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A lot of things can make us itch: rashes, bug bites, even just the thought of an insect crawling on our skin. Both chemicals such as histamines and mechanical stimuli such as an errant thread on a wool sweater can give us an urge to scratch. And while scientists know a lot about how chemicals stimulate our itch-sensing pathways, until recently, they knew little about how touch can do the same. 

A study published today (June 22) in Nature finds that a subset of neurons, previously thought to be sensitive only to chemically induced itch, also respond to touch. Researchers at the Scripps Institute found that these neurons make use of the PIEZO1 protein, an ion channel previously thought to be nearly absent in these cells, to sense touch-evoked itch. 

“The discovery of Piezo1 in primary afferent neurons mediating forms of touch evoked itch was remarkable,” Taylor Follansbee, a neuroscientist at the Johns Hopkins School of Medicine who was not involved in the study but coauthored an accompanying News and Views article, writes in an email to The Scientist

The mechanisms underlying touch-evoked itch are one of the “last unknown areas of sensory biology,” says Rose Hill, a neuroscientist at the Scripps Research Institute in California and coauthor of the study. After the Nobel-winning discovery of two touch-sensitive ion channels—PIEZO1 and PIEZO2 (shared by the new study’s coauthor, Ardem Patapoutian)—scientists hypothesized that they might be involved in itch. But since PIEZO1 is expressed at very low levels in sensory neurons, PIEZO2 was thought to play the bigger role. 

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When the new study began, Hill was studying PIEZO2’s role in sensation in Patapoutian’s lab. She was staining sensory neurons for PIEZO1 as a control, expecting to see almost no evidence of the protein. Instead, she saw that some itch-sensing neurons—those sensitive to chemical stimuli—expressed PIEZO1, but not PIEZO2. “It was a very surprising finding that [PIEZO1] was there. . . . The itch neurons that express PIEZO1 were thought to only sense chemicals,” explains Hill.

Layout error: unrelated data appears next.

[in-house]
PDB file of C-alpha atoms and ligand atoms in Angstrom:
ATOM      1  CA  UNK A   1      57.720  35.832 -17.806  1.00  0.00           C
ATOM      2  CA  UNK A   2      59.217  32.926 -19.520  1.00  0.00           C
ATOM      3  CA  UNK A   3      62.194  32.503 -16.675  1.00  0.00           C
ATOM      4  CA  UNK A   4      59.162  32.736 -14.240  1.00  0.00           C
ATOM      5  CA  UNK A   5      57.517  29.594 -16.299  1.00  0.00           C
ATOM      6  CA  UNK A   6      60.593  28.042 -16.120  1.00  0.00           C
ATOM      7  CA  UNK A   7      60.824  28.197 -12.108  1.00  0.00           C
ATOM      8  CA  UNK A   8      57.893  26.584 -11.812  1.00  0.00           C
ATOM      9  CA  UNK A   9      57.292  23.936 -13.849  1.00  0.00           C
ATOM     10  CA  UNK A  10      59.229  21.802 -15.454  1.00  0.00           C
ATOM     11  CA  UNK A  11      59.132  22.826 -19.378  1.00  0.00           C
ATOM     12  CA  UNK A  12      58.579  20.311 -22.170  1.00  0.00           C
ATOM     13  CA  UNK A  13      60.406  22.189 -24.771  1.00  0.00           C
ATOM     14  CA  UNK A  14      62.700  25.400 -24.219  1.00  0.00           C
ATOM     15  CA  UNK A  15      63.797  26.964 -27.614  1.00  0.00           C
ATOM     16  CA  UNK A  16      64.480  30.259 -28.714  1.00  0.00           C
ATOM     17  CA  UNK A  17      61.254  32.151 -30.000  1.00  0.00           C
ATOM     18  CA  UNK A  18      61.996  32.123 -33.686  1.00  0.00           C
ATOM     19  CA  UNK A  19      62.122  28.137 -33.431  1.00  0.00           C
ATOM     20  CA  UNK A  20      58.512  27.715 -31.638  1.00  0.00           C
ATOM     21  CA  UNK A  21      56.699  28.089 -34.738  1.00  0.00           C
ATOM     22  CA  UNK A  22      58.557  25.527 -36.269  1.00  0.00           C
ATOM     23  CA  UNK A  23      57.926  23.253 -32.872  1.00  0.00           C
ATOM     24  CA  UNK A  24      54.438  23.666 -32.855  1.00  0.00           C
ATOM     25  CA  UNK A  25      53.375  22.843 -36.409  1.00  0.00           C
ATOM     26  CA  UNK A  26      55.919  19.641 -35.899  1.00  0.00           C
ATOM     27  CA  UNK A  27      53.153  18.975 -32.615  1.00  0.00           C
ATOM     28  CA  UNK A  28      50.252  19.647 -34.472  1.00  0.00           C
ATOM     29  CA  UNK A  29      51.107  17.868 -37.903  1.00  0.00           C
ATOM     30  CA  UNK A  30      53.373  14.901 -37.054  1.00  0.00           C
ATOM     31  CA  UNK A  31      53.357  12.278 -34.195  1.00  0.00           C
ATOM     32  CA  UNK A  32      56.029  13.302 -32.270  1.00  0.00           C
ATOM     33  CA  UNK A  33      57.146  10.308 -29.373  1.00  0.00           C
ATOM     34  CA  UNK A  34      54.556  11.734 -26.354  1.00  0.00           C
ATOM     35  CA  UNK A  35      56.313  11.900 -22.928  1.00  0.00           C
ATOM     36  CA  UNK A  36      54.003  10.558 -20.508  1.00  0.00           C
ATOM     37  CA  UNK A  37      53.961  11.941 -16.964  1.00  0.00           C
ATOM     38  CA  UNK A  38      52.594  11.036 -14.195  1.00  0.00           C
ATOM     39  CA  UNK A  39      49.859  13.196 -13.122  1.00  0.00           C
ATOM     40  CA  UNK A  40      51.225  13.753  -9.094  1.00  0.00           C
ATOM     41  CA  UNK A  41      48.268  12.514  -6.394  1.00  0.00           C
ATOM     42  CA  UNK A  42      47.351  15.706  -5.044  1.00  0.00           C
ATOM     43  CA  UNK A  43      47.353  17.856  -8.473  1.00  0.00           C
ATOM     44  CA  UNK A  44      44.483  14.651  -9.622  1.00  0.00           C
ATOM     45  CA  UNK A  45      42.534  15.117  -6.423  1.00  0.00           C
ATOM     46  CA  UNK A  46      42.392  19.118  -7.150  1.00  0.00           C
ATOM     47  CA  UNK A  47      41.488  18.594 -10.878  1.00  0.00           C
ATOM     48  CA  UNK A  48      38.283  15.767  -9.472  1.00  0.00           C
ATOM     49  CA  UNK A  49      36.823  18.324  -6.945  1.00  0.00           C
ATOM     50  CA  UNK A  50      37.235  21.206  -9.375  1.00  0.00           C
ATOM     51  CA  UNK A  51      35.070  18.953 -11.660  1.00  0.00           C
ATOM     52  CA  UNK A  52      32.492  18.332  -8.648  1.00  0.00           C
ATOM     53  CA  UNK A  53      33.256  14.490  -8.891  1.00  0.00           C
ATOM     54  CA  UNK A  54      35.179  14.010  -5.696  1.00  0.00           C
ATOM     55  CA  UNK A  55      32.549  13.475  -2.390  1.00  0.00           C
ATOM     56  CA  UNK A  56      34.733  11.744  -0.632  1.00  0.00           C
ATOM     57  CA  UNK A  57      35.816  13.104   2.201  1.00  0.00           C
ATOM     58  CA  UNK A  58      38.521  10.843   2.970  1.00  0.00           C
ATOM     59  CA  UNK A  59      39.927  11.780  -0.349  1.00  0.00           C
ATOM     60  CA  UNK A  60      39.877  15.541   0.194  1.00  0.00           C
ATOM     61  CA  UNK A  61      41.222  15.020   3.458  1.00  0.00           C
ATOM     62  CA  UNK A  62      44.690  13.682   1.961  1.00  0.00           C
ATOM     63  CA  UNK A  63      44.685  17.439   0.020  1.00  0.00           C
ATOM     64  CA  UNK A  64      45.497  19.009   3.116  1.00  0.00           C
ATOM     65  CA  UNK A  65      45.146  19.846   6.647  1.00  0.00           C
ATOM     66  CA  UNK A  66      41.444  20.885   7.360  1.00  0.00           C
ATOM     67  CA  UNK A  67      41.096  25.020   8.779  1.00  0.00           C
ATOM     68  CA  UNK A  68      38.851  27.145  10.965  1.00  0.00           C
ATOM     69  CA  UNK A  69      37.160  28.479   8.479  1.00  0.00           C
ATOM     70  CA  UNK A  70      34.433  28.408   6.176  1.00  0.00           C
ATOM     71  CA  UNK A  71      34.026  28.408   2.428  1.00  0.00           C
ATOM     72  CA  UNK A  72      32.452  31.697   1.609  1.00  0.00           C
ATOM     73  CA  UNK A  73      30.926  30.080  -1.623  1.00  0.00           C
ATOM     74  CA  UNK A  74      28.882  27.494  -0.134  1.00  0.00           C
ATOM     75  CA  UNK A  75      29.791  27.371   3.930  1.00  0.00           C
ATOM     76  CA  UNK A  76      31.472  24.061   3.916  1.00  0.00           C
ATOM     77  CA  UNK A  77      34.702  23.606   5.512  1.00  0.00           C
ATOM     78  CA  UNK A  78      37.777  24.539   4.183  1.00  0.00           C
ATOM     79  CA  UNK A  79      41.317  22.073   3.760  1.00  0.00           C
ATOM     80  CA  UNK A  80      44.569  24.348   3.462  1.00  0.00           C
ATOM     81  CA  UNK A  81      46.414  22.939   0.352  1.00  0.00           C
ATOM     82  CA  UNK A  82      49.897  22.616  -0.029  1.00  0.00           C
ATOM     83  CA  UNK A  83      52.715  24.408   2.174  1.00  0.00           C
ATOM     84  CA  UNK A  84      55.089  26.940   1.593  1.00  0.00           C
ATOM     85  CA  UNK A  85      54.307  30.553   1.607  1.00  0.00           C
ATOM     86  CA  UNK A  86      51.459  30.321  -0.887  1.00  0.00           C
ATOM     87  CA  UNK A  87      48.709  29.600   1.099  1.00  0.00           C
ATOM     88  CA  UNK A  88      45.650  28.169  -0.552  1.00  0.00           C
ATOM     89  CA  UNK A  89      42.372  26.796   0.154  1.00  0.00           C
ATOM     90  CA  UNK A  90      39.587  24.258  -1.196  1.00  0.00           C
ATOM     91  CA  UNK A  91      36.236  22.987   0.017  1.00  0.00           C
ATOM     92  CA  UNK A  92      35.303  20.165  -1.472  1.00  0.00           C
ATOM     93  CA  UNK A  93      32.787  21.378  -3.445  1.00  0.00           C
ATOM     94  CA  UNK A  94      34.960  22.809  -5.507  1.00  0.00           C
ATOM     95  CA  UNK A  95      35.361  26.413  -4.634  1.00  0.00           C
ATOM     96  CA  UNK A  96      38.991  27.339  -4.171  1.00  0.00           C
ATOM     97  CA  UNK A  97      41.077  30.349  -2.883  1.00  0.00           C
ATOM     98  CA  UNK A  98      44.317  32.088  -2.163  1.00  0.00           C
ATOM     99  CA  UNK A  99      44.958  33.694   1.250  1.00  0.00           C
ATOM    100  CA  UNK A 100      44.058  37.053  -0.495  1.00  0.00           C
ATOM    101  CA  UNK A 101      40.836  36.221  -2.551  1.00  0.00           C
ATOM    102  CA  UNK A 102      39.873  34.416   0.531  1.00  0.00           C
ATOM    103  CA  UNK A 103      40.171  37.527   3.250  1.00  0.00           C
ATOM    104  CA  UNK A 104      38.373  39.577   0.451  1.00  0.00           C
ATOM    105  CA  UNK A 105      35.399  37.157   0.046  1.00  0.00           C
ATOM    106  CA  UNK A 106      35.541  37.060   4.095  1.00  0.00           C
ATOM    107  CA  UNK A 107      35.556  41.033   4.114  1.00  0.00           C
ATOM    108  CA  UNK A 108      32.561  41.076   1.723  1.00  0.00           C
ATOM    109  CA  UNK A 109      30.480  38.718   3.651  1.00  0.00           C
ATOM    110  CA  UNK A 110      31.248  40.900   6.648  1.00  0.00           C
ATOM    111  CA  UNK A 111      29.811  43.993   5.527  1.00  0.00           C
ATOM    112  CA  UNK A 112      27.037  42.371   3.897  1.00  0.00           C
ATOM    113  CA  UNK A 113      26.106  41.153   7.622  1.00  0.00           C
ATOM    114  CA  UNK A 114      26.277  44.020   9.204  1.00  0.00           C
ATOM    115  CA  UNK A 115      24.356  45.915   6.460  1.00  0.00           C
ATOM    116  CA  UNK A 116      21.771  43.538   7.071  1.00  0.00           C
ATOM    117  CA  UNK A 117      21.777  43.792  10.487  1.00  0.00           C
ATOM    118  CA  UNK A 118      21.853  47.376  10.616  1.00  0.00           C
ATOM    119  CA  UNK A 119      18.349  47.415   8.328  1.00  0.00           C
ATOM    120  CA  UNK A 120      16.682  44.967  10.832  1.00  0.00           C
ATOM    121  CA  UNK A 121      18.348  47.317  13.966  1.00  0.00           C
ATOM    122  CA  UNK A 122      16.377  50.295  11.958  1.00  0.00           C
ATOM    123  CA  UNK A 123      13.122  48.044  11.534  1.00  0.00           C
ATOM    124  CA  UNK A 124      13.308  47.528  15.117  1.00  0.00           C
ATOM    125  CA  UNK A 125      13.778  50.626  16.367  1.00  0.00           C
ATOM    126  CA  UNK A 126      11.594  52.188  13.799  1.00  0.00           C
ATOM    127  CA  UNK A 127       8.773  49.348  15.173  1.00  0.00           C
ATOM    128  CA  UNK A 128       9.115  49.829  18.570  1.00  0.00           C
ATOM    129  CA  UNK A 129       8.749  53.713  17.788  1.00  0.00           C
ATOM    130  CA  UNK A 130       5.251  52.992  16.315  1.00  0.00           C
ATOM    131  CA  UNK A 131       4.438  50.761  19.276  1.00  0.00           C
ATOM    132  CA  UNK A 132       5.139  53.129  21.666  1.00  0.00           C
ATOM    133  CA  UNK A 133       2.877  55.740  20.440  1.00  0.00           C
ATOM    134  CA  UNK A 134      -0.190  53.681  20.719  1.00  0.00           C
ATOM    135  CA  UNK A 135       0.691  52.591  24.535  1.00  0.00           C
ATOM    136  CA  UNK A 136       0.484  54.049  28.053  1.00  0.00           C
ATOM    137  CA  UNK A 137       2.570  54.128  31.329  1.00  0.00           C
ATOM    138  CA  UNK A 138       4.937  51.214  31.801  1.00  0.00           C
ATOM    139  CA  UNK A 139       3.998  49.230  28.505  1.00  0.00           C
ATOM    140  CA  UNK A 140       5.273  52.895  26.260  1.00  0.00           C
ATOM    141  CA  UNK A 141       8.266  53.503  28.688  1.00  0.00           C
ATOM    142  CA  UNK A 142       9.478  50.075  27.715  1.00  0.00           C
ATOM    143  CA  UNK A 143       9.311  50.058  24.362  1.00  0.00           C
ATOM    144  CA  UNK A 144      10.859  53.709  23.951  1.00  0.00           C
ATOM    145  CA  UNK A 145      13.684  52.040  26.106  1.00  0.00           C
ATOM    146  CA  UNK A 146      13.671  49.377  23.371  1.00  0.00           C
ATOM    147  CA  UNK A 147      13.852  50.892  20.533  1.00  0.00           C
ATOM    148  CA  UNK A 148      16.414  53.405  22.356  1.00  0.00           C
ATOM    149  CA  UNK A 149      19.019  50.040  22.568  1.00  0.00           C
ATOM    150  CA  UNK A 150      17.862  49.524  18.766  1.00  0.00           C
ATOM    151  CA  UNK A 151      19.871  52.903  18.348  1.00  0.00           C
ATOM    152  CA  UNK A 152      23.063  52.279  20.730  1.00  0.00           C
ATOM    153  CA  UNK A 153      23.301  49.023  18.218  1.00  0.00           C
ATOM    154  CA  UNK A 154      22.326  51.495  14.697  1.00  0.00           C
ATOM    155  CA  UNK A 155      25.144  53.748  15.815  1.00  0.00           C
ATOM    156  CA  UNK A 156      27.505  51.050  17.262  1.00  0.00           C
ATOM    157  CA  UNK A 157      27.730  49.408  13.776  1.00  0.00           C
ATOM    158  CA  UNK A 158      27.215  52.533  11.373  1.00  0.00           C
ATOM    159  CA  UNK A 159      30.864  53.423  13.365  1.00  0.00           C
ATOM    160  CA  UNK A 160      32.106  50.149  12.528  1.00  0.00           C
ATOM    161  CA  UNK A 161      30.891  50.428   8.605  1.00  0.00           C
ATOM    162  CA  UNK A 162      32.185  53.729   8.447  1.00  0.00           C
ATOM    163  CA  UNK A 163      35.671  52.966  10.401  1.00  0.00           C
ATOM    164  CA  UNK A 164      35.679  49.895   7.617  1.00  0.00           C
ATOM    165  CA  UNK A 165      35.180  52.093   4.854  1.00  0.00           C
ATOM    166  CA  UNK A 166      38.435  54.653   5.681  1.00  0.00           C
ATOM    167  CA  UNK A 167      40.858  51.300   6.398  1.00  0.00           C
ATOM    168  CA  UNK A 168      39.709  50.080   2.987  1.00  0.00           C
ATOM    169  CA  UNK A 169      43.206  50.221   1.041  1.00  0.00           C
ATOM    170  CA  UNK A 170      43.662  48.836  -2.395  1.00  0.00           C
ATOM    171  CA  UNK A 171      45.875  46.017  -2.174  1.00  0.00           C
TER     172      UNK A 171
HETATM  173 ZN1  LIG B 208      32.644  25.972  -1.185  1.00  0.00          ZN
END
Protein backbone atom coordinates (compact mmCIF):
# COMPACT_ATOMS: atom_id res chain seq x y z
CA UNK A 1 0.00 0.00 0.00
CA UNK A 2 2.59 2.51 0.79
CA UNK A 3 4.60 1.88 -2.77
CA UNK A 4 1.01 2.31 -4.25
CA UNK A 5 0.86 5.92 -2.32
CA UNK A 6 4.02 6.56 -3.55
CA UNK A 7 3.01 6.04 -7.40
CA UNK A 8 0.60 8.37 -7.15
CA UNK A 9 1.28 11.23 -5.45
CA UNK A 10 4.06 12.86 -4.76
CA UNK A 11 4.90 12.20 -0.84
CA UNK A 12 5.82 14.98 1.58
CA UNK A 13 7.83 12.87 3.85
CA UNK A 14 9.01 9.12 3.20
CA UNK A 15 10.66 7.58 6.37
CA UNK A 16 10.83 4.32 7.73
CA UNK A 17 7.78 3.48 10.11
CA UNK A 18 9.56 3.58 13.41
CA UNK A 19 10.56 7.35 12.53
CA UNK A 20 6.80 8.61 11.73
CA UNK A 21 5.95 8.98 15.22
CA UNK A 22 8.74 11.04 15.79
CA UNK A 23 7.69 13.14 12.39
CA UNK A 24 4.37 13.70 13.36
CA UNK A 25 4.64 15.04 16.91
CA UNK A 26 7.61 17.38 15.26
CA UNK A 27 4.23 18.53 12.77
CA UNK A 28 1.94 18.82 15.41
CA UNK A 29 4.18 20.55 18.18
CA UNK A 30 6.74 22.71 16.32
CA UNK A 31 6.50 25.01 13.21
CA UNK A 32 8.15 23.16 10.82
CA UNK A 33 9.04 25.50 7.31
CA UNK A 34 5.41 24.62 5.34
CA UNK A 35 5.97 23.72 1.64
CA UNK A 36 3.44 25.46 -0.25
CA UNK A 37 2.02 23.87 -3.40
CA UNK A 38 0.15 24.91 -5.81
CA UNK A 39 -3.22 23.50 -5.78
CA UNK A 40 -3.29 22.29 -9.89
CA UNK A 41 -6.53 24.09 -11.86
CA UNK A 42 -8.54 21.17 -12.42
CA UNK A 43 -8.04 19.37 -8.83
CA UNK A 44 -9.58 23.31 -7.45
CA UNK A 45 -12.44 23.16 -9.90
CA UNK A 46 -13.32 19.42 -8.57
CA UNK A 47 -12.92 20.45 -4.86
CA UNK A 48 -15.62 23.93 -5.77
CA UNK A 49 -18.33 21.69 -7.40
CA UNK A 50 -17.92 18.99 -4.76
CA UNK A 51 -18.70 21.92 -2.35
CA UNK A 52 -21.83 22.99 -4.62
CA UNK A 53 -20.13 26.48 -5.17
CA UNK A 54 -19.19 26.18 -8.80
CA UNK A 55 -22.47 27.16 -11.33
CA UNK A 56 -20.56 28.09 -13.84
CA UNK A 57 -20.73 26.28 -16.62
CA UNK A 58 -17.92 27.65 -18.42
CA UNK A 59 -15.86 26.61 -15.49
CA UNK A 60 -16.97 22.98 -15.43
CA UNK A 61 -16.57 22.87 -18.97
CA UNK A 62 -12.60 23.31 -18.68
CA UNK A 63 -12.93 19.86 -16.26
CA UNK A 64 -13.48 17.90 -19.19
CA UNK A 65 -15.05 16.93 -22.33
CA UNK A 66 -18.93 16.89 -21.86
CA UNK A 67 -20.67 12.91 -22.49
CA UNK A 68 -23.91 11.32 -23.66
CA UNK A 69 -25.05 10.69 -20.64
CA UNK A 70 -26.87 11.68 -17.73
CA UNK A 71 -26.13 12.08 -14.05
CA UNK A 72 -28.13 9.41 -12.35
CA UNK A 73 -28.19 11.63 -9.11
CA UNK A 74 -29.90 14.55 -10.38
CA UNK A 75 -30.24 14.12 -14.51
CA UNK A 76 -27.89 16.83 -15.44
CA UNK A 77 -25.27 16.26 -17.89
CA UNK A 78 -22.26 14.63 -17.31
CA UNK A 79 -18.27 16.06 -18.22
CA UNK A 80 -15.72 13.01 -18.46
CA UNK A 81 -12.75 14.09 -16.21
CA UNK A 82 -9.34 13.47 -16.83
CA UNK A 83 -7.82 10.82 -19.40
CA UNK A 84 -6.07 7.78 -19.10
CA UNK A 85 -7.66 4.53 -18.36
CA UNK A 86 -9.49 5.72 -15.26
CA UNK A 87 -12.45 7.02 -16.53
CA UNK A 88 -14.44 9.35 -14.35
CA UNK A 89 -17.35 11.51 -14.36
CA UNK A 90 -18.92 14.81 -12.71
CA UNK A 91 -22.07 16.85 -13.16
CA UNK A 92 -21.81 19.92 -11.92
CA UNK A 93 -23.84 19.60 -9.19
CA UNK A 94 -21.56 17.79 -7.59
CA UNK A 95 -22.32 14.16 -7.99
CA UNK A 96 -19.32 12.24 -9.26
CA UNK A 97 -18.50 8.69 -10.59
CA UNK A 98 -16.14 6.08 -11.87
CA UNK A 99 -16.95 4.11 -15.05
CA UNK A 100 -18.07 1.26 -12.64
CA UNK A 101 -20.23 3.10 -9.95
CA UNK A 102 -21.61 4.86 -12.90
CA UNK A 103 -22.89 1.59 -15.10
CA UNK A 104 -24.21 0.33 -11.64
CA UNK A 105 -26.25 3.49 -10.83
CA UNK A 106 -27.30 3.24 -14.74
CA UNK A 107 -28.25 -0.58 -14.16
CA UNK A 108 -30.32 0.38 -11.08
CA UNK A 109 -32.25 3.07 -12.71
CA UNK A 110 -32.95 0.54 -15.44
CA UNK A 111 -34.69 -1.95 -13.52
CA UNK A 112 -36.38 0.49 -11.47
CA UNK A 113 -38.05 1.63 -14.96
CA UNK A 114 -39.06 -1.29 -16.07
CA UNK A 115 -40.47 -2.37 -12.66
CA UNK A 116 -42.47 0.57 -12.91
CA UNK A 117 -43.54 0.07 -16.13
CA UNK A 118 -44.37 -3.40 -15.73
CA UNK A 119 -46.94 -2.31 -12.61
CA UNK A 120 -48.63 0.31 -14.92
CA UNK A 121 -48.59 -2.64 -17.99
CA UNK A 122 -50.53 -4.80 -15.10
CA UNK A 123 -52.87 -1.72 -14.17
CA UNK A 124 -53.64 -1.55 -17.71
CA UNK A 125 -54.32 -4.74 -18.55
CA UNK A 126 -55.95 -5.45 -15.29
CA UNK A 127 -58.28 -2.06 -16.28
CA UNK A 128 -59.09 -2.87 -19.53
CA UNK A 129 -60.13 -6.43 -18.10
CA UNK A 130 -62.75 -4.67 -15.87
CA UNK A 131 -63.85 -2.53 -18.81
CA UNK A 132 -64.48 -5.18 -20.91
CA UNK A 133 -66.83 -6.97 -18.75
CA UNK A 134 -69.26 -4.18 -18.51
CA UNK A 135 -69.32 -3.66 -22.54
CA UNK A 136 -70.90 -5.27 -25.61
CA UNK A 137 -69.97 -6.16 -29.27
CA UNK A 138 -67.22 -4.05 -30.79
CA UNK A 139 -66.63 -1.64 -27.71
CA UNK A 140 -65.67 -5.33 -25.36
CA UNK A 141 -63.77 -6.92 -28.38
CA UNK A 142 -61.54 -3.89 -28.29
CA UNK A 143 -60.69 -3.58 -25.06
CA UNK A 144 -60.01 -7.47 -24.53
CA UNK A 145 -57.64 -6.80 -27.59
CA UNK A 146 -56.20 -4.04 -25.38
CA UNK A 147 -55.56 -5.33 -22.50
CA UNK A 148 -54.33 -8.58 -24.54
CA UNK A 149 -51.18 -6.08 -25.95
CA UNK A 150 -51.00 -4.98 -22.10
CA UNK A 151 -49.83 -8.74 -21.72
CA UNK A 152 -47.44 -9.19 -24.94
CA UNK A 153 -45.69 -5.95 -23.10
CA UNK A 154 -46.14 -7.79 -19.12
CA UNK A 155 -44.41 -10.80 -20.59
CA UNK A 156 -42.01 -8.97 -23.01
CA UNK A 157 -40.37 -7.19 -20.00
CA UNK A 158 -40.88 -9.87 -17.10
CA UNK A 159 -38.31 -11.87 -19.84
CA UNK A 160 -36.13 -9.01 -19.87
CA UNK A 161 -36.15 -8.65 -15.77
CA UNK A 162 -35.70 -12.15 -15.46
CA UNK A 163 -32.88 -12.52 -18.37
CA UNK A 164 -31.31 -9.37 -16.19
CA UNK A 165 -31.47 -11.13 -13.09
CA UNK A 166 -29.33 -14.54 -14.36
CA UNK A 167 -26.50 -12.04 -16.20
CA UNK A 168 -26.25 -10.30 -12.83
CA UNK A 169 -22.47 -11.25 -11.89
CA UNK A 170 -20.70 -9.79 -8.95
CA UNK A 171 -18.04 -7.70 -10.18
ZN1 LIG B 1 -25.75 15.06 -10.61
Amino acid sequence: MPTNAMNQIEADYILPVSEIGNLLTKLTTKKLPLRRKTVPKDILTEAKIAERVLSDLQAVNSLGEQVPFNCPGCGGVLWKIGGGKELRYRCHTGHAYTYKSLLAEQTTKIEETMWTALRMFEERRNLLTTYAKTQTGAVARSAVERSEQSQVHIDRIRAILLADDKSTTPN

So she and her colleagues began probing PIEZO1’s role in itch. First, the researchers used small interfering RNA (siRNA) to knock out the Piezo1 gene in cultured mouse sensory neurons, the ones Hill had found expressed PIEZO1. She then used a small glass probe to poke these cells while performing electrophysiology, and found that the electrical currents in response to these pokes largely disappeared when they deleted the Piezo1 gene. 

Next, the researchers eliminated the protein in vivo. They engineered mice that lacked the Piezo1 gene in its chemically sensitive, itch-sensing neurons. They examined itch responses by lightly touching the mice on their necks or ears with a thin nylon filament, which typically evokes scratching. Mice lacking the Piezo1 gene scratched significantly less than normal mice. Meanwhile, injecting the PIEZO1-activating drug Yoda1 into normal mice boosted scratching behaviors. 

The researchers also ran experiments with a mouse model of atopic dermatitis, a condition characterized by chronic itch. After deleting the Piezo1 gene in these mice, the mice scratched significantly less often than mice with the functional gene. All of this evidence, Hill says, indicates that PIEZO1 is important for sensing itch. 

While touch-evoked itch can be beneficial (for getting a parasite off your skin, for example), it can also be harmful. According to Hill, 10 percent of people will suffer from chronic itch at some point in their lives. She says that this study could help researchers develop treatments for the chronic itch that comes with certain devastating diseases, such as autoimmune disorders. 

“There is therapeutic potential for humans since we also express Piezo1 and it would be . . . possible” to block the PIEZO1 channel, Follansbee agrees. He adds that human studies are a necessary next step to understanding PIEZO1’s role in the human sensory system.